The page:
§ 331.22 Paroles on board's own motion; applications and hearings; notice to district attorney and court

In granting and revoking paroles, and in discharging from parole, the members of the board acting thereon shall not be required to personally hear or see all the witnesses and evidence submitted to them for their action, but they may act on report submitted to them by their agents and employees, together with any pertinent and adequate information furnished to them by fellow members of the board or by others. (Emphasis added.)

We see in these provisions a clear legislative intent to allow the Board to rely upon the presentations of their agents, of course, within acceptable limits. The agent is a public servant and one who knows most about the parole activities of the parolee. We believe that the "report submitted to them [the Board] by their agents and employees" may include a laboratory report from an entity whose reports, as in this case, have been found to be reliable.

We note that decisions of Federal courts and of the courts of sister states permit revocations of probation and parole based upon such laboratory reports. See United States v. Penn, 721 F.2d 762 (11th Cir. 1983); Wykoff v. Resig, 613 F. Supp. 1504 (N.D. Ind. 1985) (unconfirmed positive EMIT test sufficient ground upon which to base prison disciplinary sanction consistent with due process); Smith v. State, 250 Ga. 438, 298 S.E.2d 482 (1982) (court approved trial court's finding that the tests were reliable and accurate and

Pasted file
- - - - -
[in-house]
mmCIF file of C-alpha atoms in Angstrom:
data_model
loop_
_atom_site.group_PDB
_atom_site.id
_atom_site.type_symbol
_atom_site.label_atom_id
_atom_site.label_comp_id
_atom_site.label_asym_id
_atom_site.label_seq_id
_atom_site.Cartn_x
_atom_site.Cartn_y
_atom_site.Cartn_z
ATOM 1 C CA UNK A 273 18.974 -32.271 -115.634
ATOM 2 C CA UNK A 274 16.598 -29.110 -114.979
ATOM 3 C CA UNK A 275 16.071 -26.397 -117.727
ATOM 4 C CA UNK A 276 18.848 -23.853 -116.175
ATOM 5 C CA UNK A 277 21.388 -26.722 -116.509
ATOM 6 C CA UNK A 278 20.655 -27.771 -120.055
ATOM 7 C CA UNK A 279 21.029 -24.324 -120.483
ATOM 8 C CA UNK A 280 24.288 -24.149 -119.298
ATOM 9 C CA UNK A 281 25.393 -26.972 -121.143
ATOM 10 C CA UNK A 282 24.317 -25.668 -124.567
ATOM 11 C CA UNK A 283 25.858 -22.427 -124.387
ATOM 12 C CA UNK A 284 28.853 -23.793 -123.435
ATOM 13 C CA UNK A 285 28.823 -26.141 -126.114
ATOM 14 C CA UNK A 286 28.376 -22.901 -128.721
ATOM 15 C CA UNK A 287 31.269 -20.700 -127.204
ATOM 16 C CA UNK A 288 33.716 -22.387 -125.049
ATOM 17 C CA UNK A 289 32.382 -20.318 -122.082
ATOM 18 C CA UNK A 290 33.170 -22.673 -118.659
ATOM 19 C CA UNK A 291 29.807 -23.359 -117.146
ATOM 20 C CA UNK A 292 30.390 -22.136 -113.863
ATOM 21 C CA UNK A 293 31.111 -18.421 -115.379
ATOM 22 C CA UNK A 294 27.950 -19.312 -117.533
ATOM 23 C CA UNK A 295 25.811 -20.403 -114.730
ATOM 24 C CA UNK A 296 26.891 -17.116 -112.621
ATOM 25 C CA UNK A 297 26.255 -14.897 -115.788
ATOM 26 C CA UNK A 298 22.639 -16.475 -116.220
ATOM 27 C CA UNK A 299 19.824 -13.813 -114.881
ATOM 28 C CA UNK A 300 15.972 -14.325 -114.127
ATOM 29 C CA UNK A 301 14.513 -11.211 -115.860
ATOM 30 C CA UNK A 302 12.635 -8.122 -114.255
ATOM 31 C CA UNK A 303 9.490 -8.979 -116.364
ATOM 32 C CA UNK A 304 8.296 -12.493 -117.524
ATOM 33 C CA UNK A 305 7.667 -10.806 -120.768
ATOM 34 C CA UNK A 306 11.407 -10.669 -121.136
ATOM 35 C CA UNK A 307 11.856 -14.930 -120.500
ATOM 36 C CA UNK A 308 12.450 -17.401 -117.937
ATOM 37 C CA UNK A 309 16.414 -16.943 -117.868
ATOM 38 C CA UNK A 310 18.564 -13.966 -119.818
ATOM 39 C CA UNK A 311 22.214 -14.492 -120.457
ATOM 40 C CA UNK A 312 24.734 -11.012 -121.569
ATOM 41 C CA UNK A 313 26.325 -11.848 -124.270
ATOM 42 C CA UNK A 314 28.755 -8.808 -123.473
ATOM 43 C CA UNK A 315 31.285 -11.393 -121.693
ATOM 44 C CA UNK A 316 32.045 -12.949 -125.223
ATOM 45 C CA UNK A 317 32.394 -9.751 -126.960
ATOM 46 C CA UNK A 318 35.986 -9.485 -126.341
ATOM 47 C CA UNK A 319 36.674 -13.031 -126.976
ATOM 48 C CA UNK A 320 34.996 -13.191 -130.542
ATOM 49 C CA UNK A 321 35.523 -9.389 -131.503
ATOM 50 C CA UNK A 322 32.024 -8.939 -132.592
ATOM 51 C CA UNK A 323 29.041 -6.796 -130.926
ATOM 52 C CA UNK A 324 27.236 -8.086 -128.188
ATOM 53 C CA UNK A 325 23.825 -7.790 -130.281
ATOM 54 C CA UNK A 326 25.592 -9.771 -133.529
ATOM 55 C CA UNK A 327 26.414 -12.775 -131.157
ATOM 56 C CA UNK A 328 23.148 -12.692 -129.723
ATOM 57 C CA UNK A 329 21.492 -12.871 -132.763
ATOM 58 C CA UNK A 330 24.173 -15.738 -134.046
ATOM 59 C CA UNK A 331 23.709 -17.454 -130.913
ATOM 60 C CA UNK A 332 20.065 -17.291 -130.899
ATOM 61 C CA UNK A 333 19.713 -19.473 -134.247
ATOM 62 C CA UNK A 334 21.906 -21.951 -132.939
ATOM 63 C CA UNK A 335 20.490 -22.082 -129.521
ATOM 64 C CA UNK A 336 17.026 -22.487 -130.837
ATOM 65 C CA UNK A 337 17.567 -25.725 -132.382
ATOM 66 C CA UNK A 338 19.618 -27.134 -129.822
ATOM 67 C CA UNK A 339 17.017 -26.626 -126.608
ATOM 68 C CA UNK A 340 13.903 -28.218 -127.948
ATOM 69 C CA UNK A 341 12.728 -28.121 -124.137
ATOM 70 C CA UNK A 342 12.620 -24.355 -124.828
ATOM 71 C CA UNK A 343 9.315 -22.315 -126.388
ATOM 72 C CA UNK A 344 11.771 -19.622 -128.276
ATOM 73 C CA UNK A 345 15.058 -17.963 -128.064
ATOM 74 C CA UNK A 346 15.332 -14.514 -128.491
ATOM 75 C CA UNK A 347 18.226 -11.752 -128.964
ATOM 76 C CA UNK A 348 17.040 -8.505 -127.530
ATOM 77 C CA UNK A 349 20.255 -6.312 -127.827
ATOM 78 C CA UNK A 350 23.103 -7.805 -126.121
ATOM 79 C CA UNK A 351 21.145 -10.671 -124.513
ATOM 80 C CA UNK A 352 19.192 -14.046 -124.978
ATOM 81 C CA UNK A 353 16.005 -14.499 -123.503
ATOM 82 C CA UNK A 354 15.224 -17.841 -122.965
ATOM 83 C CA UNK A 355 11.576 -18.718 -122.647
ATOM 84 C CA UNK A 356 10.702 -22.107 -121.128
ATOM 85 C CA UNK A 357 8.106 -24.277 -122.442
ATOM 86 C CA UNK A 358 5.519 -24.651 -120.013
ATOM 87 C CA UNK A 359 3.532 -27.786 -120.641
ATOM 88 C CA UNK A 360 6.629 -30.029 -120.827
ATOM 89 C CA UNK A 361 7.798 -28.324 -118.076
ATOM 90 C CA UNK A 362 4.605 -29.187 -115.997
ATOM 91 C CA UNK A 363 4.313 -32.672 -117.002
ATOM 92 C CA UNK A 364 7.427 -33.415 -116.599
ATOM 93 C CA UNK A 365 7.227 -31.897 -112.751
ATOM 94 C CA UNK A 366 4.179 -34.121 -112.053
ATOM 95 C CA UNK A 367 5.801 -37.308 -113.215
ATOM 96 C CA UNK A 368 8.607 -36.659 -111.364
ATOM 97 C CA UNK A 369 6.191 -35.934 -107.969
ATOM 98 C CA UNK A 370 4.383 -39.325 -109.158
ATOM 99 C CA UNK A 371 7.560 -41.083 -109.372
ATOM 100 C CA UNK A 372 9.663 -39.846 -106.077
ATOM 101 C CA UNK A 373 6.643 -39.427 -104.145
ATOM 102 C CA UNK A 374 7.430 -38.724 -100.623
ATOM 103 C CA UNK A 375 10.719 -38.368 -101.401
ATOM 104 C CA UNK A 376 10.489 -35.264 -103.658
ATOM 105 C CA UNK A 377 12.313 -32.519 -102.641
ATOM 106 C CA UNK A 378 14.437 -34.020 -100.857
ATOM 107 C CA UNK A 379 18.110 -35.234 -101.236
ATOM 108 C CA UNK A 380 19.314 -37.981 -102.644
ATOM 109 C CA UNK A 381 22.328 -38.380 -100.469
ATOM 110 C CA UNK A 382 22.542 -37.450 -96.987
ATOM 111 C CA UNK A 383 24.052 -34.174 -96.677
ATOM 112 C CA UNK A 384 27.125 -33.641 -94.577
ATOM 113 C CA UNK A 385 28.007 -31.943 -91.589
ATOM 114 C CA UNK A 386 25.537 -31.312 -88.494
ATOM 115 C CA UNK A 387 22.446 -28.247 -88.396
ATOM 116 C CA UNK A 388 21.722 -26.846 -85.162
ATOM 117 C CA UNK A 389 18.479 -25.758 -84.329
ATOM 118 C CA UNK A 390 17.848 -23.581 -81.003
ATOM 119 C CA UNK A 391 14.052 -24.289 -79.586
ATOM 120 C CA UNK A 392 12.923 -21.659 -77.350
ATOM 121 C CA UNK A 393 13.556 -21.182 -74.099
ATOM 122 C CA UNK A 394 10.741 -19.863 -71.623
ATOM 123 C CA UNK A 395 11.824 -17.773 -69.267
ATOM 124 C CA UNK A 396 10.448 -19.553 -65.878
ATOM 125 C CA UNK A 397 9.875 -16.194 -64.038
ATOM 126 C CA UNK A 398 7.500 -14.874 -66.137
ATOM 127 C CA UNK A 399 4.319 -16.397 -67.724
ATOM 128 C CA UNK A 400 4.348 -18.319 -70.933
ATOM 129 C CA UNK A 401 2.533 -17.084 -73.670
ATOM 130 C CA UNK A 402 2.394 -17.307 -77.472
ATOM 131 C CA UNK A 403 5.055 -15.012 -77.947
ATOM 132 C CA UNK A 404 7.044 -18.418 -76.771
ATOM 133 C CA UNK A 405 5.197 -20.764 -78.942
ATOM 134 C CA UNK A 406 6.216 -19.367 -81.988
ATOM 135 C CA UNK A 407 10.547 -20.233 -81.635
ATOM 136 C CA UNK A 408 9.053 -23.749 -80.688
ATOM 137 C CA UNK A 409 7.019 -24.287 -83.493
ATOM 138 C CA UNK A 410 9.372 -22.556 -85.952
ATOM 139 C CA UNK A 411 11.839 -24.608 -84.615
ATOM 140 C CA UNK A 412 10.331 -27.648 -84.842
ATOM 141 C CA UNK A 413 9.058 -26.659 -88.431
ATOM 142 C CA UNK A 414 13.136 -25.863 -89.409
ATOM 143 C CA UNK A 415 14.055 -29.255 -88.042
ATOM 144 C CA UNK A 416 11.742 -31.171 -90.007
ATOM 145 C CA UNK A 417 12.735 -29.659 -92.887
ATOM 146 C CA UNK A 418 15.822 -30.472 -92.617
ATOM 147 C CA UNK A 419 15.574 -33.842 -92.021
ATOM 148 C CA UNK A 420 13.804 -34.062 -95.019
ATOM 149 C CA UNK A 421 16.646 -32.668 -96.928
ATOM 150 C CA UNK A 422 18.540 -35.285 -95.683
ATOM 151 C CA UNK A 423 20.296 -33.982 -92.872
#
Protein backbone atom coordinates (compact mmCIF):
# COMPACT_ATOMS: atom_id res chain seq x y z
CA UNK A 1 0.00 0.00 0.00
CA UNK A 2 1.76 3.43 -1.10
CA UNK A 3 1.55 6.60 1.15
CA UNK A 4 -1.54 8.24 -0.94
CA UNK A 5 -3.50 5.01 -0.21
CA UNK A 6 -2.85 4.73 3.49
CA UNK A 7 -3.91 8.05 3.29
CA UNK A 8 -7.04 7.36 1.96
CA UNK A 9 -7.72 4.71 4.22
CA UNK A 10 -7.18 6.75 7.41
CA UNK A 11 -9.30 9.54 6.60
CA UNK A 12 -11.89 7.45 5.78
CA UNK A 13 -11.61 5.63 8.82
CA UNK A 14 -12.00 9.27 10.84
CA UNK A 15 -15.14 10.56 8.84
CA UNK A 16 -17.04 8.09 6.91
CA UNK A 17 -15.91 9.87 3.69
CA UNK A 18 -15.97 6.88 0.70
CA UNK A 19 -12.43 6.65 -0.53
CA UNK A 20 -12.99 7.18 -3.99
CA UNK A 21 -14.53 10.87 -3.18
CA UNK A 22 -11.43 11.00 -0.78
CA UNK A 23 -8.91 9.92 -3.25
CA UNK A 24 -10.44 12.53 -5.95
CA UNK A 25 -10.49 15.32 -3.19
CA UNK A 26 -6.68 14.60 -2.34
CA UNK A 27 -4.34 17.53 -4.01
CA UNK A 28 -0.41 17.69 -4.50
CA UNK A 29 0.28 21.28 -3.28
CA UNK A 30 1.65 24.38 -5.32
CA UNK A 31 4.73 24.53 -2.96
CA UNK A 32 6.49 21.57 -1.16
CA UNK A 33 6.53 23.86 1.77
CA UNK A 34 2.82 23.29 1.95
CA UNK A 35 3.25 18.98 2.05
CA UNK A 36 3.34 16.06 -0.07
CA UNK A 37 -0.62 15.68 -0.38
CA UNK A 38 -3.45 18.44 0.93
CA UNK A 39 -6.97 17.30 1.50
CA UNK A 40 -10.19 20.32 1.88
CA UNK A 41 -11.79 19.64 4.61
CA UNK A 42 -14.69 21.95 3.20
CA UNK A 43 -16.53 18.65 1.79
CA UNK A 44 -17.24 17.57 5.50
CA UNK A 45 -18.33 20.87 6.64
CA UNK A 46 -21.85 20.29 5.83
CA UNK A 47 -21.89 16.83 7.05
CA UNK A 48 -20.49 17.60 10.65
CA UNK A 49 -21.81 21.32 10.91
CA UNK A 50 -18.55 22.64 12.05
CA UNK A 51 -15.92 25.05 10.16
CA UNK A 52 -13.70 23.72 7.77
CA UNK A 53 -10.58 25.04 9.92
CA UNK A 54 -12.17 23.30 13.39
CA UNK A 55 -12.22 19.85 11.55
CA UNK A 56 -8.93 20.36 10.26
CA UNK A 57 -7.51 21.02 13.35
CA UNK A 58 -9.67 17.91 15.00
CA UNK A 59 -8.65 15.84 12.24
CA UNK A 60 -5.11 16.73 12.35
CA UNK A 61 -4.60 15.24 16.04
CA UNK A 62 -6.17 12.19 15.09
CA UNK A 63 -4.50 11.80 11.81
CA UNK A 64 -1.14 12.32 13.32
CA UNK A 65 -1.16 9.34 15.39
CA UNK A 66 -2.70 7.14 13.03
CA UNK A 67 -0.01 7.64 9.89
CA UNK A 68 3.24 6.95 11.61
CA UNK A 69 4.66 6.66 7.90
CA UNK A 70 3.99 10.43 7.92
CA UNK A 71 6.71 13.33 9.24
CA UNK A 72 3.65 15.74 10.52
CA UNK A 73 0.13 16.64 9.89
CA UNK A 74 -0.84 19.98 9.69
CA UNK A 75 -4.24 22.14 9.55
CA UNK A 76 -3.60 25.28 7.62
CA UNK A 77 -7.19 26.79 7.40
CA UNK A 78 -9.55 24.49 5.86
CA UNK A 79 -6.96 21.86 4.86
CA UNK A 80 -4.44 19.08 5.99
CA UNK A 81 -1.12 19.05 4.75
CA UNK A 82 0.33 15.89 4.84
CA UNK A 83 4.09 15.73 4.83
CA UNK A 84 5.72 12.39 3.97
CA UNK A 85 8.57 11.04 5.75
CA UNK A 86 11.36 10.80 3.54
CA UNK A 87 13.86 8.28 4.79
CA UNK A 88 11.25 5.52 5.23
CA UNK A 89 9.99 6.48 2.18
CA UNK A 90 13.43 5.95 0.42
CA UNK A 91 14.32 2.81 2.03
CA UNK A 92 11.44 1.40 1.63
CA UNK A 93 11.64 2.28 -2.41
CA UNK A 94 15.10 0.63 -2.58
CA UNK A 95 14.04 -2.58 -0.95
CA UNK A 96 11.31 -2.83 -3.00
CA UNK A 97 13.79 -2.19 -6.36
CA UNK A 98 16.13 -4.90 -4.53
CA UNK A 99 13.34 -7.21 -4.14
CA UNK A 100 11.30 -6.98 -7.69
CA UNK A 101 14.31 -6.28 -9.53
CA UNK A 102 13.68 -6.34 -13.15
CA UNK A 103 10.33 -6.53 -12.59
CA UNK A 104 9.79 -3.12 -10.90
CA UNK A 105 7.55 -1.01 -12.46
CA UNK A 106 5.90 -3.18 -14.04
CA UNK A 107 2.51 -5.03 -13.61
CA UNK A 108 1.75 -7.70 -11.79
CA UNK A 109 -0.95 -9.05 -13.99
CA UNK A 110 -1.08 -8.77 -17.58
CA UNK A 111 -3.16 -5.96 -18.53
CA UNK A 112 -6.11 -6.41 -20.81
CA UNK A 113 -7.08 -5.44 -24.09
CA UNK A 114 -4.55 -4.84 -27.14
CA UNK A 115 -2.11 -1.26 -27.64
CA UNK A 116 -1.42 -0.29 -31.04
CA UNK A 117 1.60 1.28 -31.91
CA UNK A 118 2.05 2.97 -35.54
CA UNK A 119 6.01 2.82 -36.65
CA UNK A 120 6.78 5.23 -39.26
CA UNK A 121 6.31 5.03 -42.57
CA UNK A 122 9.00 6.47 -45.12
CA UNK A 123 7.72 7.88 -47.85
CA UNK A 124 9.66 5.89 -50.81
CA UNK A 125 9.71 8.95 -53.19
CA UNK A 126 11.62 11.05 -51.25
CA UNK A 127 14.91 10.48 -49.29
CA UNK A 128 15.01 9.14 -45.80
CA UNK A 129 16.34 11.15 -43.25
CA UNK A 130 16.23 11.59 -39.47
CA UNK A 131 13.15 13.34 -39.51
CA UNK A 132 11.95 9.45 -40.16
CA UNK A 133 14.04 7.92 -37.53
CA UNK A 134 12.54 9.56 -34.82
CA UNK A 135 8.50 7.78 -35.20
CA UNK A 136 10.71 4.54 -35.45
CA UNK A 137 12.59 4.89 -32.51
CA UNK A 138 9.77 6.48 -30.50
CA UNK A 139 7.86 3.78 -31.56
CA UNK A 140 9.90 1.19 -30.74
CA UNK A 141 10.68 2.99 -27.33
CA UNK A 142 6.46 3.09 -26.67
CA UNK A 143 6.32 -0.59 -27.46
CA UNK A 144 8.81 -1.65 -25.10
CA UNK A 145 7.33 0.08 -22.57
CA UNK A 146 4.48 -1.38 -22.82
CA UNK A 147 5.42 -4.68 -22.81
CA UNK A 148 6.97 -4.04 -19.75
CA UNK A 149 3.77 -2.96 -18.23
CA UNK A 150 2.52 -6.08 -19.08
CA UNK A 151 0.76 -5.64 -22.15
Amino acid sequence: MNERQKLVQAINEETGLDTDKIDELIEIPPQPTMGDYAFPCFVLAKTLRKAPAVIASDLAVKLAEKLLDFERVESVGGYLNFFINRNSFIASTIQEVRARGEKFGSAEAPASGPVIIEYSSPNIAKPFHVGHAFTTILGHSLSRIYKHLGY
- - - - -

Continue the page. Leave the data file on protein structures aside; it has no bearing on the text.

[ 95 Pa. Commw. Page 568]

    admissible into evidence); State v. Rivera, 116 Ariz. 449, 569 P.2d 1347 (1977) (revocation of probation based upon laboratory report indicating the presence of morphine in the probationer's urine sample).

Accordingly, we will affirm.


Now, March 14, 1986, the Order of the Pennsylvania Board of Probation and Parole at Parole No. 0712-K, dated November 24, 1984, which denied administrative relief to Matthew Jefferson, III, and affirmed the Board's order of October 1, 1984 which recommitted him as a technical parole violator to serve twelve months backtime, is hereby affirmed.